How much is it worth to you to have a responsive website?



How can I say this…. this is one of the worst ideas I think I’ve heard this week from an ISP. (Maybe in a long time, but I’d have to think on that a few minutes.) An executive at Bellsouth thinks that ISP’s ought to be able to charge certain websites/companies to ensure responsiveness for that ISP’s users. In other words, they would want to charge say… Yahoo $xxxxx to make sure that the yahoo site is faster than the Google site for Bellsouth customers.


Let the shakedown begin!!! IF that’s ever allowed it would be a gold mine for ISP’s and monumentaly bad for online web presence’s. There would be no way that smaller outfits could compete with the kind of money the big sites could throw around and would likely mean big problems for some webhosts. Essentially you’d have to pick and choose which ISP’s you could afford to give this “protection money” to and which you couldn’t (how many users does bellsouth have? Can I afford better to have quicker response for their users or comcast?) That might even lead to a decrease in the international web and increased regionalism since ISP’s in many cases are regional operations.

In his defence he did say that ISP’s shouldn’t be allowed to degrade the performance of a site, that there should be a baseline of service which all sites should enjoy (content providers). My question is who defines the baseline of service? He gave the analogy of picking 2-day vs. 6 day shipping. Is the baseline going to be 500 ms lag unless the ISP is in financial trouble, then that goes up to 5000 ms lag to try and get some money out of more sites. Do sites of a particular political persuasion get dealt with differently than other sites? What about certain Web browsers – maybe it would be possible to identify packet requests from IE vs. Firefox? Windows vs. Apple/Linux/etc.??? This leads us to a bad place I think for most everyone but the service providers and maybe the companies with the deepest pockets.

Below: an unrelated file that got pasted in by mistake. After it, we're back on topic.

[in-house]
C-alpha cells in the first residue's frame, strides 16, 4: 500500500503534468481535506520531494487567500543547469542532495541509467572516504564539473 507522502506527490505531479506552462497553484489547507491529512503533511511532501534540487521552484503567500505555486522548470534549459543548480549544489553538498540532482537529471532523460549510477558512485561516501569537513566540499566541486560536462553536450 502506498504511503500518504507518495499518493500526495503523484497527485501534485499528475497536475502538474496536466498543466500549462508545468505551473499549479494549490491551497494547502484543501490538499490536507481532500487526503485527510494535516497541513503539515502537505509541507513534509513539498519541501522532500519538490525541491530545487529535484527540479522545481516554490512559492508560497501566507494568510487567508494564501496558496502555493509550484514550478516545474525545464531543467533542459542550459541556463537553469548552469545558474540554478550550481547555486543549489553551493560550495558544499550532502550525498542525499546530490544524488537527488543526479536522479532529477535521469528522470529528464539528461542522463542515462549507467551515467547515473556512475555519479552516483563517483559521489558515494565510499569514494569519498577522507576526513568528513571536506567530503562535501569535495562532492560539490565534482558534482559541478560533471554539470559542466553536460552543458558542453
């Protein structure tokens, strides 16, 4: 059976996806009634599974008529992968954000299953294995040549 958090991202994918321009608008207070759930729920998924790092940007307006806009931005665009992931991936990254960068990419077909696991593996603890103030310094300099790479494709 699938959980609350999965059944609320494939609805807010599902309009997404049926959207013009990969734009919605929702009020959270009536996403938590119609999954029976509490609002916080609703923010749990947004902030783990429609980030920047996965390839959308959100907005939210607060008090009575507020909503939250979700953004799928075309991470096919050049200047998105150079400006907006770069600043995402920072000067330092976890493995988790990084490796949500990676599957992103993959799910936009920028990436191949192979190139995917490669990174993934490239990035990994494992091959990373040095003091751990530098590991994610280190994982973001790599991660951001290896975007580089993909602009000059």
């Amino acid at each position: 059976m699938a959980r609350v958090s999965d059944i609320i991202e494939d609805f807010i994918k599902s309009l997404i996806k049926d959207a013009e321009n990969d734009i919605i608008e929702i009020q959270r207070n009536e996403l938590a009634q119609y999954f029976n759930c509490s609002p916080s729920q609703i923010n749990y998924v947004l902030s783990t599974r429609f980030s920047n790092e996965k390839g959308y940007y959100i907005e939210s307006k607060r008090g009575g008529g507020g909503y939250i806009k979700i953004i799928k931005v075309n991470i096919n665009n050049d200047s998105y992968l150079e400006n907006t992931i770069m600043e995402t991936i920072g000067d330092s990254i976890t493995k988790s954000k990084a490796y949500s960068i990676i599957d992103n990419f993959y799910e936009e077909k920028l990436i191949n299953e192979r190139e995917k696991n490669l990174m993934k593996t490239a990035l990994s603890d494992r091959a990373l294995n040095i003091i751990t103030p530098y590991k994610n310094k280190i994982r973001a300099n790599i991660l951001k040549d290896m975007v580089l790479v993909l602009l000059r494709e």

He claims the following….

Smith said the ability to prioritize traffic would benefit consumers, such as with online services providing medical alerts. And he said his company wants to be able to assure vendors such as online-gaming firms that their subscribers will get top performance even when there is heavy network traffic, which can slow a system.

Smith said BellSouth is especially concerned about new-generation television services it wants to provide via the Internet that would require large amounts of bandwidth.

Allowing it to give priority to TV traffic would ensure that television quality does not decline when other heavy-bandwidth applications are used simultaneously.

The thing is, traffic shaping of a sort already takes place with some ISP’s from what I understand. (A traffic shaper is a network device that prioritizes traffic… for instance Voice over IP packets might get a high priority, mp3 downloads low priority… so Voice over IP is prioritized (quicker) than an mp3 download may be.) I KNOW of some business networks that use traffic shaping and have suspected some ISP’s are doing likewise. I’m not terribly opposed to slightly different priorities for different TYPES of data (voice over ip packets vs. text/web transfers) what disturbs me is saying “this web packet should be handled more quickly than that web packet”. I think that takes us to a place that is too likely to be abused.

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